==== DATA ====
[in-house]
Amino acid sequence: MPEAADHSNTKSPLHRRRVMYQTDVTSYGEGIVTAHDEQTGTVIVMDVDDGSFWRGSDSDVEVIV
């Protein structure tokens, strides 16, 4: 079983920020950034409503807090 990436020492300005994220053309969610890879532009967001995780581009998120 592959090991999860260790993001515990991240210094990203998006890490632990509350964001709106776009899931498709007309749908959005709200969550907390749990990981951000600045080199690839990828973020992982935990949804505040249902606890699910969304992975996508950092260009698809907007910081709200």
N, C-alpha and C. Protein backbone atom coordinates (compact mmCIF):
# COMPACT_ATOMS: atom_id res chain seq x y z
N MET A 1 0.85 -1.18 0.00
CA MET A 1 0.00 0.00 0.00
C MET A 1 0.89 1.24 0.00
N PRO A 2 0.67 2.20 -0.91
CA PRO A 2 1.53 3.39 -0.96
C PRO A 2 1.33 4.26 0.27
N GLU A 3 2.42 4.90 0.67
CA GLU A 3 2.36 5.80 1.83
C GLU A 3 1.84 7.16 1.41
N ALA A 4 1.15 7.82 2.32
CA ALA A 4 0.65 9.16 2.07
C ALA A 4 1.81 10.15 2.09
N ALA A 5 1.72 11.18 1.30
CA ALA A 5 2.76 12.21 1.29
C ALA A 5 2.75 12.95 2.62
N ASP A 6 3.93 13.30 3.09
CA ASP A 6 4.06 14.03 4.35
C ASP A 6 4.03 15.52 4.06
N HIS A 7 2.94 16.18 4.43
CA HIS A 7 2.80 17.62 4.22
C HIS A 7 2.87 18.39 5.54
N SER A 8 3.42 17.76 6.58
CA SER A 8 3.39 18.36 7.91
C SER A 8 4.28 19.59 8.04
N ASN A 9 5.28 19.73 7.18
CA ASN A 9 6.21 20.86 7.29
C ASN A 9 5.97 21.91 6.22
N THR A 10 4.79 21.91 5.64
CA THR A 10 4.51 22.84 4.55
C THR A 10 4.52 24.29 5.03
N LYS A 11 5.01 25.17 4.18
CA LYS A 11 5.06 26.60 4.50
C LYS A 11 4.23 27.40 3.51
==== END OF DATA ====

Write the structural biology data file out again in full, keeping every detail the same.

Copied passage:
[in-house]
Amino acid sequence: MPEAADHSNTKSPLHRRRVMYQTDVTSYGEGIVTAHDEQTGTVIVMDVDDGSFWRGSDSDVEVIV
């Protein structure tokens, strides 16, 4: 079983920020950034409503807090 990436020492300005994220053309969610890879532009967001995780581009998120 592959090991999860260790993001515990991240210094990203998006890490632990509350964001709106776009899931498709007309749908959005709200969550907390749990990981951000600045080199690839990828973020992982935990949804505040249902606890699910969304992975996508950092260009698809907007910081709200």
N, C-alpha and C. Protein backbone atom coordinates (compact mmCIF):
# COMPACT_ATOMS: atom_id res chain seq x y z
N MET A 1 0.85 -1.18 0.00
CA MET A 1 0.00 0.00 0.00
C MET A 1 0.89 1.24 0.00
N PRO A 2 0.67 2.20 -0.91
CA PRO A 2 1.53 3.39 -0.96
C PRO A 2 1.33 4.26 0.27
N GLU A 3 2.42 4.90 0.67
CA GLU A 3 2.36 5.80 1.83
C GLU A 3 1.84 7.16 1.41
N ALA A 4 1.15 7.82 2.32
CA ALA A 4 0.65 9.16 2.07
C ALA A 4 1.81 10.15 2.09
N ALA A 5 1.72 11.18 1.30
CA ALA A 5 2.76 12.21 1.29
C ALA A 5 2.75 12.95 2.62
N ASP A 6 3.93 13.30 3.09
CA ASP A 6 4.06 14.03 4.35
C ASP A 6 4.03 15.52 4.06
N HIS A 7 2.94 16.18 4.43
CA HIS A 7 2.80 17.62 4.22
C HIS A 7 2.87 18.39 5.54
N SER A 8 3.42 17.76 6.58
CA SER A 8 3.39 18.36 7.91
C SER A 8 4.28 19.59 8.04
N ASN A 9 5.28 19.73 7.18
CA ASN A 9 6.21 20.86 7.29
C ASN A 9 5.97 21.91 6.22
N THR A 10 4.79 21.91 5.64
CA THR A 10 4.51 22.84 4.55
C THR A 10 4.52 24.29 5.03
N LYS A 11 5.01 25.17 4.18
CA LYS A 11 5.06 26.60 4.50
C LYS A 11 4.23 27.40 3.51